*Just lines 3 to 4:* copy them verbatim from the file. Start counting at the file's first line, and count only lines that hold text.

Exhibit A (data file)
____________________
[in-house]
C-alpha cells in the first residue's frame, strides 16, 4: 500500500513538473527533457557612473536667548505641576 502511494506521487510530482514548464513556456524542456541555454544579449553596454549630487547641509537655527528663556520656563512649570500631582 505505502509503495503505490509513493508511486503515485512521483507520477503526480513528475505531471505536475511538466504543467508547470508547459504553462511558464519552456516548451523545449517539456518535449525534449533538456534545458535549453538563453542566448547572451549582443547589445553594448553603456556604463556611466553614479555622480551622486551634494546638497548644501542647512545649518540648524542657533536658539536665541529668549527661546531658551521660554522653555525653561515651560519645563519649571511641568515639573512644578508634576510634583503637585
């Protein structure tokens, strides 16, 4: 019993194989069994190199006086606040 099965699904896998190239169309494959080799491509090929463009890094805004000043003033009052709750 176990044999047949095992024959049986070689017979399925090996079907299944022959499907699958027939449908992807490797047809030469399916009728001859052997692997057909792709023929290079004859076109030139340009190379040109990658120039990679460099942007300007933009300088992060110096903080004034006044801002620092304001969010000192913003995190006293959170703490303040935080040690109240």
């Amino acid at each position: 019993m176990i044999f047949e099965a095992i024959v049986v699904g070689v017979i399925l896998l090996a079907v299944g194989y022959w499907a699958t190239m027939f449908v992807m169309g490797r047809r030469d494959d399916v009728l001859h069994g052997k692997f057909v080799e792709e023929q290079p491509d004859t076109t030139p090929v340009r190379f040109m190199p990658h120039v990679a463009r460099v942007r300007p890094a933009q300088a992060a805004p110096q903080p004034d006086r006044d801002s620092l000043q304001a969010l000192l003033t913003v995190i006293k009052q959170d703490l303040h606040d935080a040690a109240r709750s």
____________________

């Protein structure tokens, strides 16, 4: 019993194989069994190199006086606040 099965699904896998190239169309494959080799491509090929463009890094805004000043003033009052709750 176990044999047949095992024959049986070689017979399925090996079907299944022959499907699958027939449908992807490797047809030469399916009728001859052997692997057909792709023929290079004859076109030139340009190379040109990658120039990679460099942007300007933009300088992060110096903080004034006044801002620092304001969010000192913003995190006293959170703490303040935080040690109240």
């Amino acid at each position: 019993m176990i044999f047949e099965a095992i024959v049986v699904g070689v017979i399925l896998l090996a079907v299944g194989y022959w499907a699958t190239m027939f449908v992807m169309g490797r047809r030469d494959d399916v009728l001859h069994g052997k692997f057909v080799e792709e023929q290079p491509d004859t076109t030139p090929v340009r190379f040109m190199p990658h120039v990679a463009r460099v942007r300007p890094a933009q300088a992060a805004p110096q903080p004034d006086r006044d801002s620092l000043q304001a969010l000192l003033t913003v995190i006293k009052q959170d703490l303040h606040d935080a040690a109240r709750s």